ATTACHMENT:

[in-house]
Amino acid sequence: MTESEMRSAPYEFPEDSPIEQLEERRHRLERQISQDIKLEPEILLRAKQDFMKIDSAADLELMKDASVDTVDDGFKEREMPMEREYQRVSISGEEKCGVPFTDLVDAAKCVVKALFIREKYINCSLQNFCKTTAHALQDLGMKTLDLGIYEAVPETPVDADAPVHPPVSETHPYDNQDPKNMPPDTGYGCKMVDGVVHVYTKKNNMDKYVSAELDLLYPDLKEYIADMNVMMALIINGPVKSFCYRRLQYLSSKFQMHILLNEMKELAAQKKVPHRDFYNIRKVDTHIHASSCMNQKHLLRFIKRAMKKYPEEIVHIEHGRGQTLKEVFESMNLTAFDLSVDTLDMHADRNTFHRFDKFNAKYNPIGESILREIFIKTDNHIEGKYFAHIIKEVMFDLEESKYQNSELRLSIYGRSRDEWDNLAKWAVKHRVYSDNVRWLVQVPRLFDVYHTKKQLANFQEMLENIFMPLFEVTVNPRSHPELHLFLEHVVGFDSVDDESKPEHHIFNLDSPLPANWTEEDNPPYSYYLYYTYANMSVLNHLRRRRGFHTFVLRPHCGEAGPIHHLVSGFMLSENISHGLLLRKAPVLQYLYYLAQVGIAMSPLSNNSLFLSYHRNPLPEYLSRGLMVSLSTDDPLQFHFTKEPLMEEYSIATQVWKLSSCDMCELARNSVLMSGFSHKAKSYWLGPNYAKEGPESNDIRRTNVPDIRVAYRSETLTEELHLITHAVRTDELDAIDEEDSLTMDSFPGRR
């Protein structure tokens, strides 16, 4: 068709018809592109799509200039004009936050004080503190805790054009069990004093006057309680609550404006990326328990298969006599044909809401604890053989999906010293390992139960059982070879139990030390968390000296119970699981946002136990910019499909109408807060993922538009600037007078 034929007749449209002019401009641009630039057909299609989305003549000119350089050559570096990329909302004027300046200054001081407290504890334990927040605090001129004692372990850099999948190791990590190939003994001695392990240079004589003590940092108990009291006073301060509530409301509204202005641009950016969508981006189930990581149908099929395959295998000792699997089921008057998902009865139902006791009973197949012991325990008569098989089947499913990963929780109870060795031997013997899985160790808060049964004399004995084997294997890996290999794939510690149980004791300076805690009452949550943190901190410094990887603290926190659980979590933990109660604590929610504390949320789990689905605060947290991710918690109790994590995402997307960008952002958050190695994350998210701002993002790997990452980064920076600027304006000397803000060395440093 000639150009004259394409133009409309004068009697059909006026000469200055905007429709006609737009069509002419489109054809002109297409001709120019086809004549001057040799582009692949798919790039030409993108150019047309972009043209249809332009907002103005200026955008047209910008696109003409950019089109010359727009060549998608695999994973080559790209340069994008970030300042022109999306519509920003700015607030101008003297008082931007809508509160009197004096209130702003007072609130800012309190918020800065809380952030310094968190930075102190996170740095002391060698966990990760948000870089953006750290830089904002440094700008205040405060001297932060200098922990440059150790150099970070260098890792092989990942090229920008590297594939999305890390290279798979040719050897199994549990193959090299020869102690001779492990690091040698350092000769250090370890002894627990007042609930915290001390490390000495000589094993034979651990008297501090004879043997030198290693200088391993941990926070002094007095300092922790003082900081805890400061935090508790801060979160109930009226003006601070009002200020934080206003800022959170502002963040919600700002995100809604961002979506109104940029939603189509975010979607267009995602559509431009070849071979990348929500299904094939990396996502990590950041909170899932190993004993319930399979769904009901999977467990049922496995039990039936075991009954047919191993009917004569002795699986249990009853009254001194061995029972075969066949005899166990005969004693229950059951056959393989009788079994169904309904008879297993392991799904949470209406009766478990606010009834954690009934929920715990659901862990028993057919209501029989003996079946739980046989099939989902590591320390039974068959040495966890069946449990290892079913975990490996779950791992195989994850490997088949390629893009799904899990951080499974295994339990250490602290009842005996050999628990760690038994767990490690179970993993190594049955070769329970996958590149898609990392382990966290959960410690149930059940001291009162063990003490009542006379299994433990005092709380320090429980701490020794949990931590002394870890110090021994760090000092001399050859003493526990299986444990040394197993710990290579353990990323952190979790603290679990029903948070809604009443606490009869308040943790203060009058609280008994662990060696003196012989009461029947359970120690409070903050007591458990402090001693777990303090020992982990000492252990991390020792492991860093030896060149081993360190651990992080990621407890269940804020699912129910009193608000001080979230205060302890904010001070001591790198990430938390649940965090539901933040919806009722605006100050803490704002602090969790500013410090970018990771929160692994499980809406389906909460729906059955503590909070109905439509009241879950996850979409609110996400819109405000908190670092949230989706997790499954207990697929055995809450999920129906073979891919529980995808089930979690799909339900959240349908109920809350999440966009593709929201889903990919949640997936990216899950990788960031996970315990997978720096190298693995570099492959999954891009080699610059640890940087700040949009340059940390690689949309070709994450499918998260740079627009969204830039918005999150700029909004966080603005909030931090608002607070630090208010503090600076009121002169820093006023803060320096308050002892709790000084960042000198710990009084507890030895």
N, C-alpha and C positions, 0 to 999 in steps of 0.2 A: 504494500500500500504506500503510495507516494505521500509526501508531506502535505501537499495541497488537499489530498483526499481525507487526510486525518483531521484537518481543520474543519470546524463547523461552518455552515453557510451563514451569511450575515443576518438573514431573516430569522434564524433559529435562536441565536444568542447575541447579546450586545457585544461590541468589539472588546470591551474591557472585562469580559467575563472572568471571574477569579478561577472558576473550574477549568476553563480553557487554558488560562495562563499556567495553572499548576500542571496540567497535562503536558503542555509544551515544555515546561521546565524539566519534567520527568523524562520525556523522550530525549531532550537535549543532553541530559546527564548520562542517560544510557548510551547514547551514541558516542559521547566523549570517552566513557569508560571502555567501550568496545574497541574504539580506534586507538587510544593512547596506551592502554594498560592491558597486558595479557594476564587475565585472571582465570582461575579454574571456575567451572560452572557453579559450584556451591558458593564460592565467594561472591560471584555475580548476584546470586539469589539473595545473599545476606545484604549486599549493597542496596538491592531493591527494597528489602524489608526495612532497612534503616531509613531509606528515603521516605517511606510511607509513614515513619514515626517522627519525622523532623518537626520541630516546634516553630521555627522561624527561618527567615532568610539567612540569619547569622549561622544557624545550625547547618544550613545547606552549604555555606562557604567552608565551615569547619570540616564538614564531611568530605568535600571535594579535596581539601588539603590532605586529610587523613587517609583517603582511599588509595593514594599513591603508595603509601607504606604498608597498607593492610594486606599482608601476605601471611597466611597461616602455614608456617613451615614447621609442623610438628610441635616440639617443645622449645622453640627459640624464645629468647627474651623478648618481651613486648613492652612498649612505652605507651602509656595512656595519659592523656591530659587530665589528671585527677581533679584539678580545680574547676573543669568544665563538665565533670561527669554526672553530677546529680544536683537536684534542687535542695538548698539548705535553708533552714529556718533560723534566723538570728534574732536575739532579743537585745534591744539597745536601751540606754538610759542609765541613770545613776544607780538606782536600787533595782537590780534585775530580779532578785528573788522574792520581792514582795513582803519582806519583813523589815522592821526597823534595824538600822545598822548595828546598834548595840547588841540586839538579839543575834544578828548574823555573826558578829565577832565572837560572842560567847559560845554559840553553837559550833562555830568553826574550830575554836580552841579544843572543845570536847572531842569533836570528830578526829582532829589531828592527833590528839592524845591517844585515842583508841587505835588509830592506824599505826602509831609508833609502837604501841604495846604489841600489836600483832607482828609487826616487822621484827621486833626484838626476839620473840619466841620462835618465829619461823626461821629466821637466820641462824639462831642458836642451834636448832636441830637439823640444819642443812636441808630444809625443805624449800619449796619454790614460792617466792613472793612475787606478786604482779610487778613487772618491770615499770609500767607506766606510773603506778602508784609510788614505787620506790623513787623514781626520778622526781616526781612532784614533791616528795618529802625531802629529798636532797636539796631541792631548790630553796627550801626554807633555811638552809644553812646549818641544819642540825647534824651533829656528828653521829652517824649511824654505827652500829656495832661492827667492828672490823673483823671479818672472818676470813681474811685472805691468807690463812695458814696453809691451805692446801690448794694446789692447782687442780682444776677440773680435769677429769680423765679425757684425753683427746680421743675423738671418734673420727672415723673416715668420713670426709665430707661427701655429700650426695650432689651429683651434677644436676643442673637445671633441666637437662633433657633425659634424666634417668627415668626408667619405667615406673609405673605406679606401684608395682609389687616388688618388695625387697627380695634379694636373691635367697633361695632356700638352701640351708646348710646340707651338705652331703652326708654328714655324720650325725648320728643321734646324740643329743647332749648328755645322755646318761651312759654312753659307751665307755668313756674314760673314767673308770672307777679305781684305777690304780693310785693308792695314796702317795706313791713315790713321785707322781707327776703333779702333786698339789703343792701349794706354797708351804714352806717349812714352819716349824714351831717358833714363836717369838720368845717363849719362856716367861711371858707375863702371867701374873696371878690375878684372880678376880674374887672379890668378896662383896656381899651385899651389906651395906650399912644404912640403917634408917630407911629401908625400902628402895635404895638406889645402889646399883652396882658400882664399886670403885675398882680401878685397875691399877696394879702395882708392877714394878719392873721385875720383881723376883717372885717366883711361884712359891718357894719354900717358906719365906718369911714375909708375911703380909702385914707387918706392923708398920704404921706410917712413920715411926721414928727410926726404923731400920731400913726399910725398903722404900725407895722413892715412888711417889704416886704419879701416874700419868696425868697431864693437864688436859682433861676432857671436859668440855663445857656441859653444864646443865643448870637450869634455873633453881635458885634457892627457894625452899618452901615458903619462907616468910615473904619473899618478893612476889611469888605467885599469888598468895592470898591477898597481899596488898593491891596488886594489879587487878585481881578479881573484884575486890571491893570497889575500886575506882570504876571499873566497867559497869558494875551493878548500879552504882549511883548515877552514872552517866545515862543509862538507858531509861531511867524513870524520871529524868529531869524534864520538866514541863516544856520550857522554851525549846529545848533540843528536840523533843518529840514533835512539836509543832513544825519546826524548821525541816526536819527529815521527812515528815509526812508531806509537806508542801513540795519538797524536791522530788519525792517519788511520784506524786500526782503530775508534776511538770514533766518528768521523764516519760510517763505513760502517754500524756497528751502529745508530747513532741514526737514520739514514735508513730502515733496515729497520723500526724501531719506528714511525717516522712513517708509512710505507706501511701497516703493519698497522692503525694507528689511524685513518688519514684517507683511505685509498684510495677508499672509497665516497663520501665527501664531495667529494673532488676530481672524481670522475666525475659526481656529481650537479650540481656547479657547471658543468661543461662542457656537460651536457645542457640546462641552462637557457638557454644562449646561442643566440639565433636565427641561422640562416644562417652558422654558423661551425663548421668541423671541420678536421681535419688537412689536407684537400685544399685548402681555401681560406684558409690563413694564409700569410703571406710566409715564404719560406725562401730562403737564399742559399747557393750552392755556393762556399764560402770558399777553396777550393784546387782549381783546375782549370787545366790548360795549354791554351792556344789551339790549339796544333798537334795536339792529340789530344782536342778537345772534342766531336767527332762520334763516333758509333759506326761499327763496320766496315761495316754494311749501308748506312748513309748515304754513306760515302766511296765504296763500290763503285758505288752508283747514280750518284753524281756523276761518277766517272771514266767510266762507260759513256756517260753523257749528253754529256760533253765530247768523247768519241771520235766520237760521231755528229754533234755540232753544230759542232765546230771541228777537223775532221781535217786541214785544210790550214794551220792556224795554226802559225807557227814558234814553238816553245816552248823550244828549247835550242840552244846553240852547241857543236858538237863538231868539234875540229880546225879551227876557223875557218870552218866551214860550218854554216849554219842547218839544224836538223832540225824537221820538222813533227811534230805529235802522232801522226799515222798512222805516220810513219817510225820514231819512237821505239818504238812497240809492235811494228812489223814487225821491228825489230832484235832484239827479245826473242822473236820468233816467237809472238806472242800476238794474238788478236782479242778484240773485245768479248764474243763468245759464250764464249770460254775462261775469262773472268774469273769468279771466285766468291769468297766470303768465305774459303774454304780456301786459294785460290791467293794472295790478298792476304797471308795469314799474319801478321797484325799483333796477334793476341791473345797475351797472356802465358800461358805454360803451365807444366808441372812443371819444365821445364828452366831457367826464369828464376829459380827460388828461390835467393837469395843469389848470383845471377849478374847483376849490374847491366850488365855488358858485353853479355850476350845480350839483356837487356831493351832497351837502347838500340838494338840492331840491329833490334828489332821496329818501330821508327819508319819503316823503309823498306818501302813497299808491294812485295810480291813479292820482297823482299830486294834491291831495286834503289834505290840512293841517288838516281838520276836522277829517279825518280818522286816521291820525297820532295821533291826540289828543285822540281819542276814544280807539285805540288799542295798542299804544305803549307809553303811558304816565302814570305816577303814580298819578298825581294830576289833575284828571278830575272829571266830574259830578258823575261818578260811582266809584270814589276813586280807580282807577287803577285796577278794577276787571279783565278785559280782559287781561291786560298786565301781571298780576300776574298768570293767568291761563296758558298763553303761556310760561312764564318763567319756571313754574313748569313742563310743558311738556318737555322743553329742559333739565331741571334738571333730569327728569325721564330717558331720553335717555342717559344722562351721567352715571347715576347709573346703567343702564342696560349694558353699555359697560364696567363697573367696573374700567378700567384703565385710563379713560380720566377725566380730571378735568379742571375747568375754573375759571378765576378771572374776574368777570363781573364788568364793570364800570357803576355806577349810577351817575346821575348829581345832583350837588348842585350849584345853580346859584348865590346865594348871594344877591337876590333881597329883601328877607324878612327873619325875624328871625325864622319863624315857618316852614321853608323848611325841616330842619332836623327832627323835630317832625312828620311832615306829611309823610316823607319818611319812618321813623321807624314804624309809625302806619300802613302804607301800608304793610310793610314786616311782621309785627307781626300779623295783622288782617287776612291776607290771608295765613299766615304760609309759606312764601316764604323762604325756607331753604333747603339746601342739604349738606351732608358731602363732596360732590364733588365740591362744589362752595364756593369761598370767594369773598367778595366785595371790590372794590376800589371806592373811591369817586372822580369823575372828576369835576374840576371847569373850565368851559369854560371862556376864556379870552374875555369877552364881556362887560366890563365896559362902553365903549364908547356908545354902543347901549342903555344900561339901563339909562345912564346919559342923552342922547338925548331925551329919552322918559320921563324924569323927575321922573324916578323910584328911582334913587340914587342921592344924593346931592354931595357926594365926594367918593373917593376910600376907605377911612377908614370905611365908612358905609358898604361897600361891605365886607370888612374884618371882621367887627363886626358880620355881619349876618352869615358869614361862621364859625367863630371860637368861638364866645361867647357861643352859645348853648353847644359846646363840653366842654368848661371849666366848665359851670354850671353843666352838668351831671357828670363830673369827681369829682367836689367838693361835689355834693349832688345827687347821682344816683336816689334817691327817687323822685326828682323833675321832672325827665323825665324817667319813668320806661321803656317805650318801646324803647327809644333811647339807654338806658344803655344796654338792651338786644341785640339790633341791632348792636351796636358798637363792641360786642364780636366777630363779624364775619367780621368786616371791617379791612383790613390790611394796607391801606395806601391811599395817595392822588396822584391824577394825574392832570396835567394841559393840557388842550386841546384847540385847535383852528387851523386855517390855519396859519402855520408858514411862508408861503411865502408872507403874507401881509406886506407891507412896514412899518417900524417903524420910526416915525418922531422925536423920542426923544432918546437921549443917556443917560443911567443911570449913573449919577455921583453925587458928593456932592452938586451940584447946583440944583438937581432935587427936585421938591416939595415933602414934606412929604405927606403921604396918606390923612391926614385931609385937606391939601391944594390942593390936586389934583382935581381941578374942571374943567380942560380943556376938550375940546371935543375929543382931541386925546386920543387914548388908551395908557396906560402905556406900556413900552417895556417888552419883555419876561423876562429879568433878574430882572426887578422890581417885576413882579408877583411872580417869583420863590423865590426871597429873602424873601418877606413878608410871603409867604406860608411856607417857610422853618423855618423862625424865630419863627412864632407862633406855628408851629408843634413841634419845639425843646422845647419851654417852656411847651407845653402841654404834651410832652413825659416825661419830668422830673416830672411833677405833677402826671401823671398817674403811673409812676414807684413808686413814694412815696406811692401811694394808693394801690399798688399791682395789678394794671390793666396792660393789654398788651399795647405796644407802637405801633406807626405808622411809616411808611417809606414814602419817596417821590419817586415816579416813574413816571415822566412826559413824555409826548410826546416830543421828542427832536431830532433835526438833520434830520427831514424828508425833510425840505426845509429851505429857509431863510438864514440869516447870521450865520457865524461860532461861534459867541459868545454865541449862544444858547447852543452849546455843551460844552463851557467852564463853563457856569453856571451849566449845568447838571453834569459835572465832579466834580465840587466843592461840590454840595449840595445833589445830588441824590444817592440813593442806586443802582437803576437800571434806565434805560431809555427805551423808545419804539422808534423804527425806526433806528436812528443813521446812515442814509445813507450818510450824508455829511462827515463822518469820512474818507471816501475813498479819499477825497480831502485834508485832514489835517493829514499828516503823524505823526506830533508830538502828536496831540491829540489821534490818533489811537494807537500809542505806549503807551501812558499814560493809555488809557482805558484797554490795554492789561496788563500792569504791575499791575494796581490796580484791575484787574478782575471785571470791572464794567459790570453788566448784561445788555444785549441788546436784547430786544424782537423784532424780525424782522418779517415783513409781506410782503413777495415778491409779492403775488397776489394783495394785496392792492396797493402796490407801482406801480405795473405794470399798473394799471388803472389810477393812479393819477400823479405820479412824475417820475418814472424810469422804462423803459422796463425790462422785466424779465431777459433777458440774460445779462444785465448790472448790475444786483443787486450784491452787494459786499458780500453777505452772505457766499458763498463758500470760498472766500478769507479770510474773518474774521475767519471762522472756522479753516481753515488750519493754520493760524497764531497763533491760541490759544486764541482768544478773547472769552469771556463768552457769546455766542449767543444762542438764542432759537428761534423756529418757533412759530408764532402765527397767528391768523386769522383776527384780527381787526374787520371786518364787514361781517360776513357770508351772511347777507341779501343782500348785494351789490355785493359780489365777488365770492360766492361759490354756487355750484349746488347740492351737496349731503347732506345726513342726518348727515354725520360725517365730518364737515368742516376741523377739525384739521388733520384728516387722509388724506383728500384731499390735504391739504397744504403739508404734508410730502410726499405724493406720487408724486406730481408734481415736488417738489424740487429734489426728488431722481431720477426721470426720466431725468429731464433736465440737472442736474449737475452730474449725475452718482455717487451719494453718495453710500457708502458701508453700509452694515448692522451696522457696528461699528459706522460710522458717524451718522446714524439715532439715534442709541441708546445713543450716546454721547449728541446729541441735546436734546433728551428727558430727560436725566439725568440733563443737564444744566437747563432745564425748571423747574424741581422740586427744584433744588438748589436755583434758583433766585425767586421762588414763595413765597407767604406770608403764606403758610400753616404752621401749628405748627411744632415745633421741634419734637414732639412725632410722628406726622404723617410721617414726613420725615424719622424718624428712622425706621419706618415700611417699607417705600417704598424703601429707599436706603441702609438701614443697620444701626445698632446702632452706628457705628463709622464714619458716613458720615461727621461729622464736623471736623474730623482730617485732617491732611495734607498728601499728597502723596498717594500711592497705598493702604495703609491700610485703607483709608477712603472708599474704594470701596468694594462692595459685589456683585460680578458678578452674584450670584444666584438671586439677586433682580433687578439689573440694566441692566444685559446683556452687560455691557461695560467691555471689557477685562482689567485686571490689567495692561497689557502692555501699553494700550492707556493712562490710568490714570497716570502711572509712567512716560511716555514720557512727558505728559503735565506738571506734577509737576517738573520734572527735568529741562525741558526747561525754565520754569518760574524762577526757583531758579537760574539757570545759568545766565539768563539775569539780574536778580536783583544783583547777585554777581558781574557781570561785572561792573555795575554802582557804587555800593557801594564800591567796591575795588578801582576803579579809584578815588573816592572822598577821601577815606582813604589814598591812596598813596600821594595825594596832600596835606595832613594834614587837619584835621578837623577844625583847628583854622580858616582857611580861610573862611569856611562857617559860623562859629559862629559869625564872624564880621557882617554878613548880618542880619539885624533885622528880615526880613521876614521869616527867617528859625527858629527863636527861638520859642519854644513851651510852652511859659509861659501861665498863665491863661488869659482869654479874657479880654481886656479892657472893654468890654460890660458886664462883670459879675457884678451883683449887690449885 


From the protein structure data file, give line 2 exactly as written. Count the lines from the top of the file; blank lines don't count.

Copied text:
Amino acid sequence: MTESEMRSAPYEFPEDSPIEQLEERRHRLERQISQDIKLEPEILLRAKQDFMKIDSAADLELMKDASVDTVDDGFKEREMPMEREYQRVSISGEEKCGVPFTDLVDAAKCVVKALFIREKYINCSLQNFCKTTAHALQDLGMKTLDLGIYEAVPETPVDADAPVHPPVSETHPYDNQDPKNMPPDTGYGCKMVDGVVHVYTKKNNMDKYVSAELDLLYPDLKEYIADMNVMMALIINGPVKSFCYRRLQYLSSKFQMHILLNEMKELAAQKKVPHRDFYNIRKVDTHIHASSCMNQKHLLRFIKRAMKKYPEEIVHIEHGRGQTLKEVFESMNLTAFDLSVDTLDMHADRNTFHRFDKFNAKYNPIGESILREIFIKTDNHIEGKYFAHIIKEVMFDLEESKYQNSELRLSIYGRSRDEWDNLAKWAVKHRVYSDNVRWLVQVPRLFDVYHTKKQLANFQEMLENIFMPLFEVTVNPRSHPELHLFLEHVVGFDSVDDESKPEHHIFNLDSPLPANWTEEDNPPYSYYLYYTYANMSVLNHLRRRRGFHTFVLRPHCGEAGPIHHLVSGFMLSENISHGLLLRKAPVLQYLYYLAQVGIAMSPLSNNSLFLSYHRNPLPEYLSRGLMVSLSTDDPLQFHFTKEPLMEEYSIATQVWKLSSCDMCELARNSVLMSGFSHKAKSYWLGPNYAKEGPESNDIRRTNVPDIRVAYRSETLTEELHLITHAVRTDELDAIDEEDSLTMDSFPGRR